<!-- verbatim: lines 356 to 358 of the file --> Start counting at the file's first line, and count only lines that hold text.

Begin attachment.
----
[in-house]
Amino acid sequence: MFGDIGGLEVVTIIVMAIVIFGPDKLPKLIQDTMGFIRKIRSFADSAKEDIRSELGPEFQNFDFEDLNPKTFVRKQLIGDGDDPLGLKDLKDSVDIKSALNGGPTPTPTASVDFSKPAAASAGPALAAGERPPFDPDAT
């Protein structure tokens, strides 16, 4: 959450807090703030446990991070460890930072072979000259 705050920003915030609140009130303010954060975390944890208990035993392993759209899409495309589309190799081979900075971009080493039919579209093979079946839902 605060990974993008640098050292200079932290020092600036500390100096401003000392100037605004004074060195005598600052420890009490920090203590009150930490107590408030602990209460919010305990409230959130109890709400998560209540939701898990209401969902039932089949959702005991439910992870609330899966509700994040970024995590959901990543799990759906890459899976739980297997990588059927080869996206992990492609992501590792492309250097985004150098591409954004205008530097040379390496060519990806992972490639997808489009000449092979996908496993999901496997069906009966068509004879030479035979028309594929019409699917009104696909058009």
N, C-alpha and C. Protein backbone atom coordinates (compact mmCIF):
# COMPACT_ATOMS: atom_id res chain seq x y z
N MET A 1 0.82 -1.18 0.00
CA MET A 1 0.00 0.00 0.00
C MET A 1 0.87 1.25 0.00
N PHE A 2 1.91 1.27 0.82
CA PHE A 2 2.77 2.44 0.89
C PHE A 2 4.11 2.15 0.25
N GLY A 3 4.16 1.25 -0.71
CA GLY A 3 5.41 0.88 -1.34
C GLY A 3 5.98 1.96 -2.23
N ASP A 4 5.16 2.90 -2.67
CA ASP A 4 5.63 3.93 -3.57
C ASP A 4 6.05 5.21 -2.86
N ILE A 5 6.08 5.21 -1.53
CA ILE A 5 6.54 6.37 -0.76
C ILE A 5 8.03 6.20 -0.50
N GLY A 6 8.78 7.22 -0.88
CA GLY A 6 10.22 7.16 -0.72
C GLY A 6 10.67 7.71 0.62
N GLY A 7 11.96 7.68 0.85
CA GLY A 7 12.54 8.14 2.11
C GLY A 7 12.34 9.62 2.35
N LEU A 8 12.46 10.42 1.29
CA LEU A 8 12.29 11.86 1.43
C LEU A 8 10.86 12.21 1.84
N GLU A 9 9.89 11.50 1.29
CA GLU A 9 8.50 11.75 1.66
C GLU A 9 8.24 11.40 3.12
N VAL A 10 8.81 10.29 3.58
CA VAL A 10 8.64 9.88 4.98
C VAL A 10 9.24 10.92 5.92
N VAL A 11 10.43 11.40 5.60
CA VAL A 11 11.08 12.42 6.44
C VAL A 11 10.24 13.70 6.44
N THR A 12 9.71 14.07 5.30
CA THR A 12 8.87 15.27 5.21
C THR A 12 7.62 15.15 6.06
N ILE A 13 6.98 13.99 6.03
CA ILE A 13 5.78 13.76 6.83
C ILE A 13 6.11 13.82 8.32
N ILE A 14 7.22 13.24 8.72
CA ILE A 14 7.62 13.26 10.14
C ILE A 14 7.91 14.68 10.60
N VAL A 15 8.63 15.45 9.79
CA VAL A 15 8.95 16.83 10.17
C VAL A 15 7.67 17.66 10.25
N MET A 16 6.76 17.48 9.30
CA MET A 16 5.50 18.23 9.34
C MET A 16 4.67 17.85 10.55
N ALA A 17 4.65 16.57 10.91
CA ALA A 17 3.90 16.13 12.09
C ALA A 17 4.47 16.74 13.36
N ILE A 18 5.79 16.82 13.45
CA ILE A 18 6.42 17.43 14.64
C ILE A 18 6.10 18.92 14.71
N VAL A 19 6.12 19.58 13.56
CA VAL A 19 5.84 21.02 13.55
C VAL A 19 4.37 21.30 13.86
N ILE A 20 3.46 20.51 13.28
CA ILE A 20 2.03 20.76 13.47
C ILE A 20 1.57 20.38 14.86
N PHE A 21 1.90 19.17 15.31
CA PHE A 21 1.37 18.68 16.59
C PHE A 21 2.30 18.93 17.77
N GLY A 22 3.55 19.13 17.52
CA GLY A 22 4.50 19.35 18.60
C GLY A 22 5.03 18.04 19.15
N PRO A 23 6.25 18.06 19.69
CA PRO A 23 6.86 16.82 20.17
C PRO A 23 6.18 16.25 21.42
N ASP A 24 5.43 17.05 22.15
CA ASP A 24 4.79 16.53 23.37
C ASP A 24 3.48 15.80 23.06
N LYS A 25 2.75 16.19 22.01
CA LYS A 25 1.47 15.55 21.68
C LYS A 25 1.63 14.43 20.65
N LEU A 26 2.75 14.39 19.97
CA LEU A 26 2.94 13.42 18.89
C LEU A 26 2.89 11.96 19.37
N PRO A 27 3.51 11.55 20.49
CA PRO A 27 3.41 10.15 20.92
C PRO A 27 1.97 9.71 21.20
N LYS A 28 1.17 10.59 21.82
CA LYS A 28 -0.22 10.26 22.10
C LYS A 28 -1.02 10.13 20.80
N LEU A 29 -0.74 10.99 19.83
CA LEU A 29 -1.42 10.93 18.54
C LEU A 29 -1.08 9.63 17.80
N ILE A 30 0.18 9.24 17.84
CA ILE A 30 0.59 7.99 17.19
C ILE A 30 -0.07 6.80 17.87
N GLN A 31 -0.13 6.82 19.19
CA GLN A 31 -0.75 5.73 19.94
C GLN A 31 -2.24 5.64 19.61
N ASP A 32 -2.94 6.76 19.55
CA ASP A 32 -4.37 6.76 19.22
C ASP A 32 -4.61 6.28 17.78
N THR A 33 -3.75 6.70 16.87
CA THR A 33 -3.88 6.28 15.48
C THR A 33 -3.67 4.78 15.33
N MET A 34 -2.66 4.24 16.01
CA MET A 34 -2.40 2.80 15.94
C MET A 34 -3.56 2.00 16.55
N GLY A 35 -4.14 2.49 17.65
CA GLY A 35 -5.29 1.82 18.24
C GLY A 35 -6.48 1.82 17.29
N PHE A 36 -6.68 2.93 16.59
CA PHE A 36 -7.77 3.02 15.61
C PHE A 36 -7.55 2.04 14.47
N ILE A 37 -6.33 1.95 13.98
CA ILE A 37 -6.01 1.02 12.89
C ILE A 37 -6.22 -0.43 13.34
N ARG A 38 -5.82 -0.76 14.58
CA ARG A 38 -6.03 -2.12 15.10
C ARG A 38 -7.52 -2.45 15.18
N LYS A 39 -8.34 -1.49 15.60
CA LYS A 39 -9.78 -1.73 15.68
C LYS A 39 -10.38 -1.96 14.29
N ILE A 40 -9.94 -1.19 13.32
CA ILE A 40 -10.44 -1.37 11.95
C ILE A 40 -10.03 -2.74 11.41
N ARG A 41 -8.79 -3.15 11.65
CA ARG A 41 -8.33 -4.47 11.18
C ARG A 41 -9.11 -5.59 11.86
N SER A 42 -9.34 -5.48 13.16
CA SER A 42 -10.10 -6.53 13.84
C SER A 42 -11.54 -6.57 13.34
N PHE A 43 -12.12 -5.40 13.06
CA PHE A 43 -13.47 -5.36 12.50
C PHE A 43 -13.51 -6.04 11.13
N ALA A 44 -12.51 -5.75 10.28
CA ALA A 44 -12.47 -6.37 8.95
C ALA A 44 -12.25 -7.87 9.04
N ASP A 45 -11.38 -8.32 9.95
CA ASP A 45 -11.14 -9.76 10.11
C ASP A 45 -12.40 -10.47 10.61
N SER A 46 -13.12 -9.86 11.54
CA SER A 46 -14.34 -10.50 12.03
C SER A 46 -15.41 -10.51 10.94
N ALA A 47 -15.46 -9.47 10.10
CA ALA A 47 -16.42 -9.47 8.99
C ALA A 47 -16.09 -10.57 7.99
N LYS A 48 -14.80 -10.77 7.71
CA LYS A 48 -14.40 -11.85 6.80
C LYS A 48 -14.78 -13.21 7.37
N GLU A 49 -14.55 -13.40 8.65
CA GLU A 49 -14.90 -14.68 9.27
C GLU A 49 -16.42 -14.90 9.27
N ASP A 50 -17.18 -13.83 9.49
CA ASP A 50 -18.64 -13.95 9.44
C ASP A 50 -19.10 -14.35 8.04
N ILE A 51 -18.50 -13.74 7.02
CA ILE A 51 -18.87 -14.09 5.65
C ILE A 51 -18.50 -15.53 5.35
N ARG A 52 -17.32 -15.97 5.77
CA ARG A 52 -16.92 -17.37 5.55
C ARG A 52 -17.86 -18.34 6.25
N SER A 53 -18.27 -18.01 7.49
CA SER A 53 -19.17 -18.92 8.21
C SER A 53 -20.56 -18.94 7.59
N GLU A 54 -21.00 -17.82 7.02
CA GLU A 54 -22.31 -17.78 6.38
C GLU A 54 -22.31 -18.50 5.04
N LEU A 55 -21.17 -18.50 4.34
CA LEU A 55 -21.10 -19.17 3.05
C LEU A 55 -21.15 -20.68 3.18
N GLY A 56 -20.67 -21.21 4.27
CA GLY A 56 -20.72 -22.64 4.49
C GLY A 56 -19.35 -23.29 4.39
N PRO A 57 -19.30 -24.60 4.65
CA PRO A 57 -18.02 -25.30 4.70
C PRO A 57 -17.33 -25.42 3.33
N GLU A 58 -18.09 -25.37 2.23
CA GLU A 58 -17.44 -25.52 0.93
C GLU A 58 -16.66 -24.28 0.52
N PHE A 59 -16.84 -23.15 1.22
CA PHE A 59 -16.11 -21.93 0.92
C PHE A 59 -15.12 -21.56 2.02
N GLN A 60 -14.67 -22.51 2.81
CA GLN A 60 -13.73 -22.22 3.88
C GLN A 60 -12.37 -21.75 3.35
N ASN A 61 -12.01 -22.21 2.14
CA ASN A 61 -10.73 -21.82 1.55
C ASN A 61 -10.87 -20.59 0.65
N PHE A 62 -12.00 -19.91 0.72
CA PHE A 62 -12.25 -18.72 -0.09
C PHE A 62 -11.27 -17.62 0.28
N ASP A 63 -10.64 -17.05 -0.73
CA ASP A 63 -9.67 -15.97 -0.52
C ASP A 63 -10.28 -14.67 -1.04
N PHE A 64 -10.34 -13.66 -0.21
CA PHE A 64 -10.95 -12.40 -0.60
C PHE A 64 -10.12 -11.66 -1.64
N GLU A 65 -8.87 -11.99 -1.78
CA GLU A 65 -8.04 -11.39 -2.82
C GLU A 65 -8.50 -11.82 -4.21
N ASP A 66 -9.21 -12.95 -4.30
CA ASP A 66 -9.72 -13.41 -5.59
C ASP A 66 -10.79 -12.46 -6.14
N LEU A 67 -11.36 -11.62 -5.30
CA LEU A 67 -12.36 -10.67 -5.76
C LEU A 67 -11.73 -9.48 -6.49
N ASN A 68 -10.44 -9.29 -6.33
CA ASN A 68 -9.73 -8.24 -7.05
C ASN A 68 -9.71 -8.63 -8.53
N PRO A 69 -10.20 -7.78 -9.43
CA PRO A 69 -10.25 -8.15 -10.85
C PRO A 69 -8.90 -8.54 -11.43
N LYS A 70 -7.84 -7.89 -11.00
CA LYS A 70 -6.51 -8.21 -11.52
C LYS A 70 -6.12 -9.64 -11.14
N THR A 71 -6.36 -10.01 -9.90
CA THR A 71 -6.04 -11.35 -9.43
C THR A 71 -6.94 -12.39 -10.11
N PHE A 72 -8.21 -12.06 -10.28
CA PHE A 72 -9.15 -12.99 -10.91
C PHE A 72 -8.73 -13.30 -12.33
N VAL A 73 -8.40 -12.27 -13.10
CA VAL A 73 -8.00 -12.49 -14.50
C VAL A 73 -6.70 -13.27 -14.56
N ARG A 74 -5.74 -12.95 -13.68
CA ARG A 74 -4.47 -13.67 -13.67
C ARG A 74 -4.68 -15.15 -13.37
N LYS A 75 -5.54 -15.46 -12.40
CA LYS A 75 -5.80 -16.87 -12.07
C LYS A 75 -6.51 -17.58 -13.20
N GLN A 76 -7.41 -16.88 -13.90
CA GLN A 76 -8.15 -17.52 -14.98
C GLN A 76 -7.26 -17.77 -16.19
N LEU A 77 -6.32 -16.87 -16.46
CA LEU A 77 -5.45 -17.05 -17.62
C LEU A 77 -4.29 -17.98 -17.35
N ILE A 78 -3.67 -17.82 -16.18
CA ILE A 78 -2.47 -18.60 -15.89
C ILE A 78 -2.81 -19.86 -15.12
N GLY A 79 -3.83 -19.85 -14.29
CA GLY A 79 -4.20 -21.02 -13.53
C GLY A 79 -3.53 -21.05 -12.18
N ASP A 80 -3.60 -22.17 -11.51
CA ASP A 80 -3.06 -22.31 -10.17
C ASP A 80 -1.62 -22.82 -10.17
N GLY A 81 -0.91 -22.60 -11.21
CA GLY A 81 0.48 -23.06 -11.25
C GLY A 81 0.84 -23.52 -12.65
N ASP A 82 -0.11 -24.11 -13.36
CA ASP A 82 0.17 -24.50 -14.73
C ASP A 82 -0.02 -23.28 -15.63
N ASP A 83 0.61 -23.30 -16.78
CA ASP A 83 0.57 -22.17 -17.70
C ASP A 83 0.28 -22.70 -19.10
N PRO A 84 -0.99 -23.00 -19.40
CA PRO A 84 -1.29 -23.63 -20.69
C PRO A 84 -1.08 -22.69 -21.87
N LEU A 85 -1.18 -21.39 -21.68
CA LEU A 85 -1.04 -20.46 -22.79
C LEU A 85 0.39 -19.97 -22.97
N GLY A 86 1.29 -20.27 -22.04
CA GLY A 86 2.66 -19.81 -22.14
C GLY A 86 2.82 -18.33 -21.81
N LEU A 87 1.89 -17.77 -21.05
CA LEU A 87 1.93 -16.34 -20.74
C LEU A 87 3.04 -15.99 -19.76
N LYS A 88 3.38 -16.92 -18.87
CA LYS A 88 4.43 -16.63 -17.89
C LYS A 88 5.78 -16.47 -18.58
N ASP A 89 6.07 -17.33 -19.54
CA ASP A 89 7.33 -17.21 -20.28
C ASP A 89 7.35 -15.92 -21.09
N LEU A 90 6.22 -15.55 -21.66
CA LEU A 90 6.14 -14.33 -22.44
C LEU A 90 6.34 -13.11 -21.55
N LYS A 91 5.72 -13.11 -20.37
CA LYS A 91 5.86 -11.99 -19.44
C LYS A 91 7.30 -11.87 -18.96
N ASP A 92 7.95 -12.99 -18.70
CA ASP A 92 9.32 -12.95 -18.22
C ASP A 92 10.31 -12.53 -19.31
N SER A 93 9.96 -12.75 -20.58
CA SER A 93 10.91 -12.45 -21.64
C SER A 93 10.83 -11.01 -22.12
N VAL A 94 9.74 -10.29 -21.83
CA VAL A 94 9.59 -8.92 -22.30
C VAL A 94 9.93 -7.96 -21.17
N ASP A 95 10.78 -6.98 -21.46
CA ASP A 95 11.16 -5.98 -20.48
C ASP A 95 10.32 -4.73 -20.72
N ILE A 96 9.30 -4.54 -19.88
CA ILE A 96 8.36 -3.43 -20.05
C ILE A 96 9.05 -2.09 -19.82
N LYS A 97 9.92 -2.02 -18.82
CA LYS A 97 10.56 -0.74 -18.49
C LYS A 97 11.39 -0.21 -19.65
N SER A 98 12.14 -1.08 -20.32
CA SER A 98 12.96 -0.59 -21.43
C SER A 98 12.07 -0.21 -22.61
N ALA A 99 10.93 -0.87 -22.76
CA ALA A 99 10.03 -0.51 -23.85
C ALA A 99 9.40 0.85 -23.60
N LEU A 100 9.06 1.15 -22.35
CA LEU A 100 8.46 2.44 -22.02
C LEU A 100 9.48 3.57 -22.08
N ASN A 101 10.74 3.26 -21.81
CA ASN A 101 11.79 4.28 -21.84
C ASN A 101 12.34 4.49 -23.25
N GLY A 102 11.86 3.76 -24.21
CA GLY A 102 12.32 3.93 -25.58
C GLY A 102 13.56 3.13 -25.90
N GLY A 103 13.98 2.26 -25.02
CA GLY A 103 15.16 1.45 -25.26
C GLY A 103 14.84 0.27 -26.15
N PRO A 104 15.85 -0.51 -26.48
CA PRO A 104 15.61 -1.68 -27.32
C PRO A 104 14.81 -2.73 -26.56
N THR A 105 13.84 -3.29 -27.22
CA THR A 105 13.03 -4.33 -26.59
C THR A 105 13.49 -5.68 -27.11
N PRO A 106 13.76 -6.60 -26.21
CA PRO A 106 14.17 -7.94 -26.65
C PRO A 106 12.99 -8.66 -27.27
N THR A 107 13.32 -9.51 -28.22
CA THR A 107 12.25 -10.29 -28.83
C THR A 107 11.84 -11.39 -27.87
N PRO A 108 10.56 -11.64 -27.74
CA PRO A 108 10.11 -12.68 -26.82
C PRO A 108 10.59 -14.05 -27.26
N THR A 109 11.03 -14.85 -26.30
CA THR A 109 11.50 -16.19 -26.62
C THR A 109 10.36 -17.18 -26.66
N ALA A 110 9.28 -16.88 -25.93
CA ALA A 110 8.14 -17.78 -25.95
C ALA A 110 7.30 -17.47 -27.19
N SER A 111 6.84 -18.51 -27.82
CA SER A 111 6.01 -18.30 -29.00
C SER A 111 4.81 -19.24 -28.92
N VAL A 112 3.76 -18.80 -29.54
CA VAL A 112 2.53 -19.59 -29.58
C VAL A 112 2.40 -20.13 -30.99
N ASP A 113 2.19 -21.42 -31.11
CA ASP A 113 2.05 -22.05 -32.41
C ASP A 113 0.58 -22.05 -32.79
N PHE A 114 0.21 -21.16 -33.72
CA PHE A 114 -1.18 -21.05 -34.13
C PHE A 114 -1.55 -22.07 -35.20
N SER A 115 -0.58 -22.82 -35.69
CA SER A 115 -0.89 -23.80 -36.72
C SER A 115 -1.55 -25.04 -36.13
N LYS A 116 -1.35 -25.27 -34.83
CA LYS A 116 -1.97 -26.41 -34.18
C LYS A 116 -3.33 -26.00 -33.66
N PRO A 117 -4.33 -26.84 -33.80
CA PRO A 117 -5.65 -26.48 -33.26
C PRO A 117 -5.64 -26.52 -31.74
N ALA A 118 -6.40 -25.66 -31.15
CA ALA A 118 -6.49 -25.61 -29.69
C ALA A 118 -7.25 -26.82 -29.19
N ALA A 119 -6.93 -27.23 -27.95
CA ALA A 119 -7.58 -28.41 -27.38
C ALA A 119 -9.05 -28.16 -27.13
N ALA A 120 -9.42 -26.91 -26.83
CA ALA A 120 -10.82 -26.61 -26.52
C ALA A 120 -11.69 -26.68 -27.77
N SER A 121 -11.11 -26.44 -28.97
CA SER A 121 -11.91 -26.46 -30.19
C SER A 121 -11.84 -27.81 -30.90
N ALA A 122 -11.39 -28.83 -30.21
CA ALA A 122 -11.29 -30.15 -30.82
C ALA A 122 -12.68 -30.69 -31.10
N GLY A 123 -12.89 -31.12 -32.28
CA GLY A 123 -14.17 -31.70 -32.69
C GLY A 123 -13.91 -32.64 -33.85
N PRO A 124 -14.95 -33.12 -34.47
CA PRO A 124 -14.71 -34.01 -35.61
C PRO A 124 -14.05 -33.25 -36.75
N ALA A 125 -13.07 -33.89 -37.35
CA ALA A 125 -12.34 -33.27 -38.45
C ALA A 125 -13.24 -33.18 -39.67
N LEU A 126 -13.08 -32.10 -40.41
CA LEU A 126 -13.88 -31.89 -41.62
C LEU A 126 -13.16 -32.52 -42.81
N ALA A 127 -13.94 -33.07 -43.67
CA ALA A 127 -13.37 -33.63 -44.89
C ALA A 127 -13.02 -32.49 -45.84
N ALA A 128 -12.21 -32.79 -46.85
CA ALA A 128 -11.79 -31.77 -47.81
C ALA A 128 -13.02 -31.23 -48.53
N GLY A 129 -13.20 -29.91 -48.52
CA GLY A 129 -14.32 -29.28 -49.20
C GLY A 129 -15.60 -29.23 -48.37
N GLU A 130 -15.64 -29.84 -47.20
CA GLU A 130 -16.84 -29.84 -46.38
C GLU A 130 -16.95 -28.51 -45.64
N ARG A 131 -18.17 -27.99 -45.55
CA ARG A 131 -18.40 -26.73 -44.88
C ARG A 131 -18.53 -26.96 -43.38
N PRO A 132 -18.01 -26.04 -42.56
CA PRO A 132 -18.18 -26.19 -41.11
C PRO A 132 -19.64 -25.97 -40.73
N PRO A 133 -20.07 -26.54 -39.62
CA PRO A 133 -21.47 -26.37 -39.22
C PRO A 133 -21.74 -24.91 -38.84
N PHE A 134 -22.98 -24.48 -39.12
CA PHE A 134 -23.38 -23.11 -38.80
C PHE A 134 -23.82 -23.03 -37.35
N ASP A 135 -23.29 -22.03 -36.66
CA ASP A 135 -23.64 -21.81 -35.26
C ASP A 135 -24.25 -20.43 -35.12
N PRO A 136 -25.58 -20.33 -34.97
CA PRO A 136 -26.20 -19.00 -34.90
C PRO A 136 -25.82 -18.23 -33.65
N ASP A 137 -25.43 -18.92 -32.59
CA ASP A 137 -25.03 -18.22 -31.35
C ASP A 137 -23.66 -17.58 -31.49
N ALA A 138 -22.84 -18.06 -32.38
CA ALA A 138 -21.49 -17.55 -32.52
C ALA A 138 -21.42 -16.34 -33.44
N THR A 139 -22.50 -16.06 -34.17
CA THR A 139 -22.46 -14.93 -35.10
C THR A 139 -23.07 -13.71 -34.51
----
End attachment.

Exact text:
C PRO A 117 -5.64 -26.52 -31.74
N ALA A 118 -6.40 -25.66 -31.15
CA ALA A 118 -6.49 -25.61 -29.69